Saturday, October 20, 2007

Unix socket sniffer

There are a lot of tools for peeking into communication that is performed using the network sockets:
to just name a few.

But I didn't find any program that could perform this treat for the unix sockets. I found only one comment on some mailing list that someone hacked the Linux kernel to perform this (most probably altered the read syscall) but no code whatsoever.

I didn't want to start hacking the kernel as my only experience with it was compiling it during short time when I run Gentoo on my desktop. Then it occurred to me: Why not use the chroot?

Idea is quite simple. A Server and a client communicate via the unix socket, which is a named socket and is located somewhere in the file system. We run the server in standard way. For the client we create a chroot environment. We run the client in the chroot jail. Our sniffer program connects two sockets: the standard one with the one in chroot jail. While transferring the traffic it can dump it into a log file :-D.

So I wrote an app that performs this: SockSniffer ;-).
In the packet there are four files:
  • socksniff - the sniffer, it will output the log files into $PWD/dumps directory.
  • sockmerge - this program will merge log files in $PWD/dumps directory and output it in libpcap format which is readable for wireshark.
  • and - client and server scripts to test the sniffer.
All those scripts are written in Perl. Output of socksniff are hex dumps of the traffic. One file per "packet". To use the sockmerge script wireshark (or ethereal) needs to be installed.

In coming days I will post a guide how to sniff traffic generated by the GoogleDesktop for Linux.


Friedrich Lobenstock said...

# ./socksniff sock1 sock2
# mount -o bind sock2 sock1

no need for chroot ;-)

graag said...

I'll have to test it as it would be much easier then the chroot. At the moment I do not see how this could work :(.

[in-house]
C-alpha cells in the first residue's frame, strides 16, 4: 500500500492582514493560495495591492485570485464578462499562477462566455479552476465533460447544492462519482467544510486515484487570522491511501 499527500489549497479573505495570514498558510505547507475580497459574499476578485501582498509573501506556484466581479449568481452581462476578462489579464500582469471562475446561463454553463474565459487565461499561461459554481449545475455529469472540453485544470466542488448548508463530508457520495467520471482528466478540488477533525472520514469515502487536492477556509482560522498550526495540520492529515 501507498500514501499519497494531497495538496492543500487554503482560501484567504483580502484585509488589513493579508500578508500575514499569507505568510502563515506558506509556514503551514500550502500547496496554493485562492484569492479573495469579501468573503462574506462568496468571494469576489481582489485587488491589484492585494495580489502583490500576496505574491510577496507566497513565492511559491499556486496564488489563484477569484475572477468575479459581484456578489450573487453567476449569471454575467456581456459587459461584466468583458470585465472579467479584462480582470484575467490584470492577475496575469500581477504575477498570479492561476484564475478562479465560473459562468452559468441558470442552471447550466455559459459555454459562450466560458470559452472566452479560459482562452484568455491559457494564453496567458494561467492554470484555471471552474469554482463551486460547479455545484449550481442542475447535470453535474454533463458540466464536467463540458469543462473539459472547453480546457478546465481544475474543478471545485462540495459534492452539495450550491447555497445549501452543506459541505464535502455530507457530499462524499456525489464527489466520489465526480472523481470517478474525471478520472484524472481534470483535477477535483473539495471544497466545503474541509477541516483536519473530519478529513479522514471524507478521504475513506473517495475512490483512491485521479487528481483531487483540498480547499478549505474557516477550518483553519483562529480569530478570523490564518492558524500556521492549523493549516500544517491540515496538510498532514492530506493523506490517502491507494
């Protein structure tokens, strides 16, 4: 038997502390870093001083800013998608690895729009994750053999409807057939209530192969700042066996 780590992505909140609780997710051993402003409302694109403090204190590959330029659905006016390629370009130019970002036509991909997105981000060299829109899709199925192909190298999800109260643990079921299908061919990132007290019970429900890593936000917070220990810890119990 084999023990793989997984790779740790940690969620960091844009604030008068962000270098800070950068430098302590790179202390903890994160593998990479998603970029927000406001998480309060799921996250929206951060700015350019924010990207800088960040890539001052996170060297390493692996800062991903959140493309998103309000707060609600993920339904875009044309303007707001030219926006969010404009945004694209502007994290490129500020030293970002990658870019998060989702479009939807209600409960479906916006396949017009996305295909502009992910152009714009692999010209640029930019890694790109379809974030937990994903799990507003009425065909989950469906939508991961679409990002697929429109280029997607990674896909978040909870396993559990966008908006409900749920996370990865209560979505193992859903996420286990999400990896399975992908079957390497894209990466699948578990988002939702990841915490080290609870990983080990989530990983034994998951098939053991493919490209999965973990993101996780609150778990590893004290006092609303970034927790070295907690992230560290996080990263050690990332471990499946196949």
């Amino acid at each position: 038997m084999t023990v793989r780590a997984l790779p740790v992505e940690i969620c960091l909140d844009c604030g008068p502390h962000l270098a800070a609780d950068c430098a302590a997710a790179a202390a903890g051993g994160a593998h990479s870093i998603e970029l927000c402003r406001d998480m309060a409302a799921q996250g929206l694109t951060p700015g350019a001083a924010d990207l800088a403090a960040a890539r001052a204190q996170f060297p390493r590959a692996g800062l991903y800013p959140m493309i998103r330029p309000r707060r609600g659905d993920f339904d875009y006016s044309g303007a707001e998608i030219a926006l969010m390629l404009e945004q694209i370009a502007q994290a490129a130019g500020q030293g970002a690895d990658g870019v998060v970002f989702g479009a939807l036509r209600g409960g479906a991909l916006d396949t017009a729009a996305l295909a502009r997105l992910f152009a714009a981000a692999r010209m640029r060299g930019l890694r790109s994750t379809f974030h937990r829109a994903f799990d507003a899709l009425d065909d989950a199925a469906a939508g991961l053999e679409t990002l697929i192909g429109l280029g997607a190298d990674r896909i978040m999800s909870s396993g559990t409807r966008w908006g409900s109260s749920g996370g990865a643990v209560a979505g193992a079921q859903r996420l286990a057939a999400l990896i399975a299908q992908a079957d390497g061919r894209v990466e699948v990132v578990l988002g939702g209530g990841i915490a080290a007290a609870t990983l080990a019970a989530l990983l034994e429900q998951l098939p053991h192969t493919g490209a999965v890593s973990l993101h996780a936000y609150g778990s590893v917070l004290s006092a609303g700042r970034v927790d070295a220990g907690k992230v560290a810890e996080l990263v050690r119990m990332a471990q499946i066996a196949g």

The idea with chroot was the following:
- Client and server communicate through a predefined socket - no way to change it on client or server side.
- I do not know about any way that would enable socksniff to read the socket and leave the contents in so that the client would still be able to read it (same with clients response and server reading)
- Hence chroot
* Client and Server communicate with predefined socket but this time the sockets are separate
* This allows to put the socksniff in the middle to transfer the traffic between the sockets and output it to a file.

I do not see how mount -o bind would accomplish this but I'll give it a try.

Anonymous said...

uhm to read i/o of unix socket i'm using strace :

strace -e trace=read,write -e read=29,30 -e write=29,30 -p 12343

i'm reading i/o of unix socket created by processes 12343. The information of filedescriptor opened for the unix socket (29,30) are obtained from lsof. My hint is that instead doing a proxy/chroot you could use ptrace() call.

hjb said...

Hi :-)

I've had the same problem: trying to see what two processed were talking over a filesystem socket. I've googled a lot for stuff like "unix socket sniff" and stuff (actually this is how i found your page ;-)).

After talking to someone bright at my workplace, i've figured that i headed into the wrong direction :-). The answer to the problem is: tracing!

Under solaris, it's totally easy to trace what's going over a socket:

"truss -rall -wall -p PID"

You have to run that for both processes. You'll get all data that goes over the socket.

I'm quite sure that strace under linux provides the same functionality.

conrad said...

Thanks for the info about strace.

This didn't show up when I did google around for a solution before I wrote the script. For sure this should be easier to use ...

Anonymous said...

Just use netcat: nc -U /path/to/unixsocket

Erik said...

When running windows I find proxocket to be a really neat way to sniff traffic to/from Winsock. Proxocket isn't an application, just a DLL that can be placed in the same directory as the .exe that you wanna monitor: